In direct contrast to the sombre mood created during the musical passages, Jo bantered light heartedly with the crowd and sound desk between tracks, and looked to be thoroughly enjoying herself. This was infectious amongst the crowd who hung on her every word.
Crowd pleasing ‘Mandrel Cantus’ followed, once again building from its hypnotic beats, with varying rhythms and melodies to a stunning climax. After a quick panic about running out of time, the set was brought to a close with a majestic version of ‘Adder Stone’. After a slow measured introduction, there was a sudden injection of pace and urgency and I realised that I had been completely hooked in by the performance and all of the stresses from the working week had been washed away (temporarily at least!). The song ended to rapturous applause with a cello solo which brought to mind a Cliff Burton bass solo, and coming from me that is indeed high accolade!
There is something special here, something very special that makes Jo Quail’s performances stunning and enthralling. If you get the chance to catch her live, do yourself a favour and grab it.
So I found myself with a problem – I had run out of superlatives even before the headliner had taken to the stage, and yet I was still excited at the prospect of the forthcoming set. After a short turnaround, Emma Ruth Rundle and her three bandmates took to the stage and after a simple greeting launched into ‘Fever Dreams’ as simple yet effective riffs set the stage for the sublime vocals and their melody lines to take centre stage. The vocals were almost fragile, and yet were completely captivating as ‘Apathy on the Indiana Border’ and ‘So, Come’ passed by. The band really hit their stride on ‘Protection’ and ‘Darkhorse’, which for me was the highlight of this fantastic set. Emma may be small in stature but she completely commanded the stage and all eyes were fixed upon her as ‘Control’ built to a powerful finale. The set continued to enthral with ‘Marked for Death’ and ‘Dead Set Eyes’ which we were informed was about leaving Los Angeles and running away from the problems there. Static purple and blue back lights created an air of melancholy which was appropriate for the music and the atmosphere in the room as the enraptured crowd subconsciously nodded their heads in time to the music. Emma announced always looks forward to coming to the UK, but then gets nervous when she gets here, likening it to having a crush on someone and then seeing them. This led into older track ’Medusa’ and then ‘Light Song’ which closed the main set.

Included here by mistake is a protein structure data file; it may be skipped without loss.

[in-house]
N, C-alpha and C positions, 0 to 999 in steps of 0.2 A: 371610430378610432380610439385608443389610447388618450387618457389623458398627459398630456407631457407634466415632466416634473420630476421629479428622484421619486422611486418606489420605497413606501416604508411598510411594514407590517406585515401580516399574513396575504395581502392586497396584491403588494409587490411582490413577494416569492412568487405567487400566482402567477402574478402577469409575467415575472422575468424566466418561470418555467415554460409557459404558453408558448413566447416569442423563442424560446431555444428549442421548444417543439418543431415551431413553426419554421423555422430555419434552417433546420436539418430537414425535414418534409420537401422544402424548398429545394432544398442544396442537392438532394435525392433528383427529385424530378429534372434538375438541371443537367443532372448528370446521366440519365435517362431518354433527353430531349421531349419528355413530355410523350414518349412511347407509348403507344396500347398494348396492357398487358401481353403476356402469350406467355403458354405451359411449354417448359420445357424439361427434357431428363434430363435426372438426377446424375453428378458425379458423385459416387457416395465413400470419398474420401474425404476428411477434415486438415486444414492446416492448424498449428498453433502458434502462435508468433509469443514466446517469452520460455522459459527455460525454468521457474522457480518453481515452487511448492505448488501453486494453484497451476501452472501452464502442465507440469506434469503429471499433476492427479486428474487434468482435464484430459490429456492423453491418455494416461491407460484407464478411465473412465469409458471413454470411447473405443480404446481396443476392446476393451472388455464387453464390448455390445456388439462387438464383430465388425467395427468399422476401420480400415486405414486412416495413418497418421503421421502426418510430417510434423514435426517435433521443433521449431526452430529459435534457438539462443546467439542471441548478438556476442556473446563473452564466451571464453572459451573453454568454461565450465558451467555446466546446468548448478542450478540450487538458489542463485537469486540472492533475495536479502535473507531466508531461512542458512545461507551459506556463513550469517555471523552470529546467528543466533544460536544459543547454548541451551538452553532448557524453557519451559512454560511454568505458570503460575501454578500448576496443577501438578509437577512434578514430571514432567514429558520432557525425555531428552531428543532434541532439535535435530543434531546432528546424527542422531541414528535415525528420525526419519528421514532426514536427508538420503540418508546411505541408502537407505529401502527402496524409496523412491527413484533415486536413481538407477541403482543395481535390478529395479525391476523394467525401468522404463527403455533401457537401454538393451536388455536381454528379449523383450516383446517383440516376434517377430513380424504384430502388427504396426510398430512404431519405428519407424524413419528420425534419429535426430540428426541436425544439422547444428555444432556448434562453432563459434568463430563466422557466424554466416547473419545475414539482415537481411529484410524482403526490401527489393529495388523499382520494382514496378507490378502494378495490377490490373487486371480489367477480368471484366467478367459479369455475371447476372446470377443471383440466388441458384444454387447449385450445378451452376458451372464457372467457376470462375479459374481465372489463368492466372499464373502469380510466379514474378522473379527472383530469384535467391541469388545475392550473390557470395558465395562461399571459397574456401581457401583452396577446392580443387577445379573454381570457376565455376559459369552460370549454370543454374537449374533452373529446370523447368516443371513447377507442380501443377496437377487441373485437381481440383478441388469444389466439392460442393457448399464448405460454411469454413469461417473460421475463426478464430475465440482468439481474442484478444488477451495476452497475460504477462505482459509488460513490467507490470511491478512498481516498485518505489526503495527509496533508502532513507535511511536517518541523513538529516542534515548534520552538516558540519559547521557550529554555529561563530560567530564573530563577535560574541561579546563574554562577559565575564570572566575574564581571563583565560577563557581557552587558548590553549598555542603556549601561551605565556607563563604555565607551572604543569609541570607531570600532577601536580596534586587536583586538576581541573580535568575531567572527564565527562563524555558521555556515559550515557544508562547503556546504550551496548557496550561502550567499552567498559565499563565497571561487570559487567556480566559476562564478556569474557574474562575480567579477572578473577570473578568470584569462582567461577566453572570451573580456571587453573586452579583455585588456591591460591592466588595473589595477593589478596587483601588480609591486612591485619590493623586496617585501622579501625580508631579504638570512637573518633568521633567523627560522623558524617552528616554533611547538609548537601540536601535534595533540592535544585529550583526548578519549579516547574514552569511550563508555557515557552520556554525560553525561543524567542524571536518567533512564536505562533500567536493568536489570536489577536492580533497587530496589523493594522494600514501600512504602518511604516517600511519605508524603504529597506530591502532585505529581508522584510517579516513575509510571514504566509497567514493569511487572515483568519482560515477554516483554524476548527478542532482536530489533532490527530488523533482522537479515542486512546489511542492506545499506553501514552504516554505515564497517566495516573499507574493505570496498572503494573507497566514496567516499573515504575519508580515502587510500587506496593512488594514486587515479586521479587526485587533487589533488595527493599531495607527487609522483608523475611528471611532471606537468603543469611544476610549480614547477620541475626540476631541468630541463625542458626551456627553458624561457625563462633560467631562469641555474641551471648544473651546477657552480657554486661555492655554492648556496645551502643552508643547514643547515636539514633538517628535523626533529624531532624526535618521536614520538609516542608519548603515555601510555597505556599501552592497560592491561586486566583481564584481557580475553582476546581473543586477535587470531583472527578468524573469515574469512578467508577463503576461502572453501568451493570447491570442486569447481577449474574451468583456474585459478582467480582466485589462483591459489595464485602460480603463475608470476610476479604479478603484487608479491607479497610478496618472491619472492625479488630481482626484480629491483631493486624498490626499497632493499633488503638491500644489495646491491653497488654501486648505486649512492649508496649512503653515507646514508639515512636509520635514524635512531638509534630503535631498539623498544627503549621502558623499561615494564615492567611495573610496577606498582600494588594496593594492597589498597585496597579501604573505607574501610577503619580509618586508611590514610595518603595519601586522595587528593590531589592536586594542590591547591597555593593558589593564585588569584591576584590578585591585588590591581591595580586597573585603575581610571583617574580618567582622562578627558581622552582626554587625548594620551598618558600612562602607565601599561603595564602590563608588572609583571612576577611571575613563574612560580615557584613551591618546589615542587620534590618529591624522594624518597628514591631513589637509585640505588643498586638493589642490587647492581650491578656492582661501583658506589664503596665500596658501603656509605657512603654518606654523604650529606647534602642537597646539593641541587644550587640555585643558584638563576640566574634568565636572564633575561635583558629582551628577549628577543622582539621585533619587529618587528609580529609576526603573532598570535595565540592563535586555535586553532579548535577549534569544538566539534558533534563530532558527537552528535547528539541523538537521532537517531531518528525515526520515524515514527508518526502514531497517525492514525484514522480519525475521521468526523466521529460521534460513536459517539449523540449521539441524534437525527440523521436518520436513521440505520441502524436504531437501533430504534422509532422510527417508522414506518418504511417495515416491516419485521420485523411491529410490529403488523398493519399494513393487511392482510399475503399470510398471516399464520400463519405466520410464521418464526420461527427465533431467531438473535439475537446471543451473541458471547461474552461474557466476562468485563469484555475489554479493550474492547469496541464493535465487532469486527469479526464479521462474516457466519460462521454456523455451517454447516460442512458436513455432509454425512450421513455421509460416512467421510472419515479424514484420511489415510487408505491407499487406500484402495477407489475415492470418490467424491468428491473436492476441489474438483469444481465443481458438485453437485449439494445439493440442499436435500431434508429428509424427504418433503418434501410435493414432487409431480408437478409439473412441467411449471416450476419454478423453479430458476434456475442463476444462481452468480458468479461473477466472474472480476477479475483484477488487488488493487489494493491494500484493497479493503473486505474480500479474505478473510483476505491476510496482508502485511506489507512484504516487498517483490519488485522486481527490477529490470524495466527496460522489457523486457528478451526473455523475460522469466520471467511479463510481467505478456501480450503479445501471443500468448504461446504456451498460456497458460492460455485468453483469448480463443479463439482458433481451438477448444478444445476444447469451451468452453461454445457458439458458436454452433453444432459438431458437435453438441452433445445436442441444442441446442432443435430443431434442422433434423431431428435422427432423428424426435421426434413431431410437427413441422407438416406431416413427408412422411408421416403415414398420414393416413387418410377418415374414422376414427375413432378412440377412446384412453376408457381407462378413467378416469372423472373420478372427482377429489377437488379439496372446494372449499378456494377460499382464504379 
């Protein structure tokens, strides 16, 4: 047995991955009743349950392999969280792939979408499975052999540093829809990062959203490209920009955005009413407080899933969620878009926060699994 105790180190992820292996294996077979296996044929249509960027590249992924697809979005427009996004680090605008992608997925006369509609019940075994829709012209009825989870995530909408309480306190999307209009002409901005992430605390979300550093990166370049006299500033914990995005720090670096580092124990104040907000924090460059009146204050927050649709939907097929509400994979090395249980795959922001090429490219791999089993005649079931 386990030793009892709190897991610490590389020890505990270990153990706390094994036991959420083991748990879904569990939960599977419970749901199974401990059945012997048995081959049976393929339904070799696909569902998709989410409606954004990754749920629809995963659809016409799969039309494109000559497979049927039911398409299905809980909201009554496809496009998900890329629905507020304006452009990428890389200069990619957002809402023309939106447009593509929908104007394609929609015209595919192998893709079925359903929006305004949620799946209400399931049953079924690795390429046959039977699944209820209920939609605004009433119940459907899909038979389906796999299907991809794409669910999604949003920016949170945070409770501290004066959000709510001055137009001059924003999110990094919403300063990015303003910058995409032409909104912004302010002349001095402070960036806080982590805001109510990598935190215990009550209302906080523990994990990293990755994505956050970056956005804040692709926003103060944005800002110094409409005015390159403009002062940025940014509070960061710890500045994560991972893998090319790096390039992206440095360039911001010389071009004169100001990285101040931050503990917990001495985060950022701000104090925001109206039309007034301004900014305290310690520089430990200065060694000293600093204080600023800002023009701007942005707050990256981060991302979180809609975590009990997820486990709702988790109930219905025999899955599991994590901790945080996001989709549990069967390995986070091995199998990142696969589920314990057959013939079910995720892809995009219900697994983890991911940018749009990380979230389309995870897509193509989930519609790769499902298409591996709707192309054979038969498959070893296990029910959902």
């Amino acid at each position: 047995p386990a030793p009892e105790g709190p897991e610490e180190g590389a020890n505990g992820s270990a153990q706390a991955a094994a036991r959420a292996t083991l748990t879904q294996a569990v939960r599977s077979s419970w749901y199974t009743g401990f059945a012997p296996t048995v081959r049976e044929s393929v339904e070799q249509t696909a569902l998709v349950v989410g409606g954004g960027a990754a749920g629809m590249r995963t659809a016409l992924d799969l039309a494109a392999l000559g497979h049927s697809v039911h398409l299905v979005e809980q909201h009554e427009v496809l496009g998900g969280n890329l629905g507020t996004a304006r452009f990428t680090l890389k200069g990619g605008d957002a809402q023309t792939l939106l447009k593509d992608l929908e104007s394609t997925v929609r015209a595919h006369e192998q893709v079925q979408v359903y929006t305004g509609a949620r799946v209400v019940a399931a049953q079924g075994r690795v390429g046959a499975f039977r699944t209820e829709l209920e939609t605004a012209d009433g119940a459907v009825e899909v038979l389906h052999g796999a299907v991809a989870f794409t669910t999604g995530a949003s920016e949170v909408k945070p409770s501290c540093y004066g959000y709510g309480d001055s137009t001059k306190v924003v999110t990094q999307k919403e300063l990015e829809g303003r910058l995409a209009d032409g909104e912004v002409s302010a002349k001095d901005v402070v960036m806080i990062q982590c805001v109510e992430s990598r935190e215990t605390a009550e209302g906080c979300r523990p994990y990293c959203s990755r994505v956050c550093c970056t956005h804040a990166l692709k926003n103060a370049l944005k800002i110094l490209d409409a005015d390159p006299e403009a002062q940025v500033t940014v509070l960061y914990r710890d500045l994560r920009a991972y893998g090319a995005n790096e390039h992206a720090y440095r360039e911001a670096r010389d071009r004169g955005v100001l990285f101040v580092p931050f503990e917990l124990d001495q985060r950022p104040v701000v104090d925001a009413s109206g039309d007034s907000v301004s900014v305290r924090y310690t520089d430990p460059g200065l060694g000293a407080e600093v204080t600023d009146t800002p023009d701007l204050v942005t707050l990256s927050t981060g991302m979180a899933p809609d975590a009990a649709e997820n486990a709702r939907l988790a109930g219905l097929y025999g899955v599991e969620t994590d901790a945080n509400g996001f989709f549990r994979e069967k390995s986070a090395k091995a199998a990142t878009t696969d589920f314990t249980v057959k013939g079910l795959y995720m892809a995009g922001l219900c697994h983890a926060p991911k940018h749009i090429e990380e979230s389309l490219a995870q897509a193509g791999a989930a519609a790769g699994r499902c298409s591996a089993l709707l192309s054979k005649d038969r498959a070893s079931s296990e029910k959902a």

After a brief interlude, the band returned with ‘You Don’t Have to Cry’. The band then left the stage and after thanking the support acts, venue and staff, Emma Ruth Rundle single-handedly performed a stripped back, poignant and captivating version of ‘Real Big Sky’ which was a fitting end to this commanding set.
All in all, this was a fantastic evening with three performances of the highest order. Magnificent!
Review and Photos Andy Pountney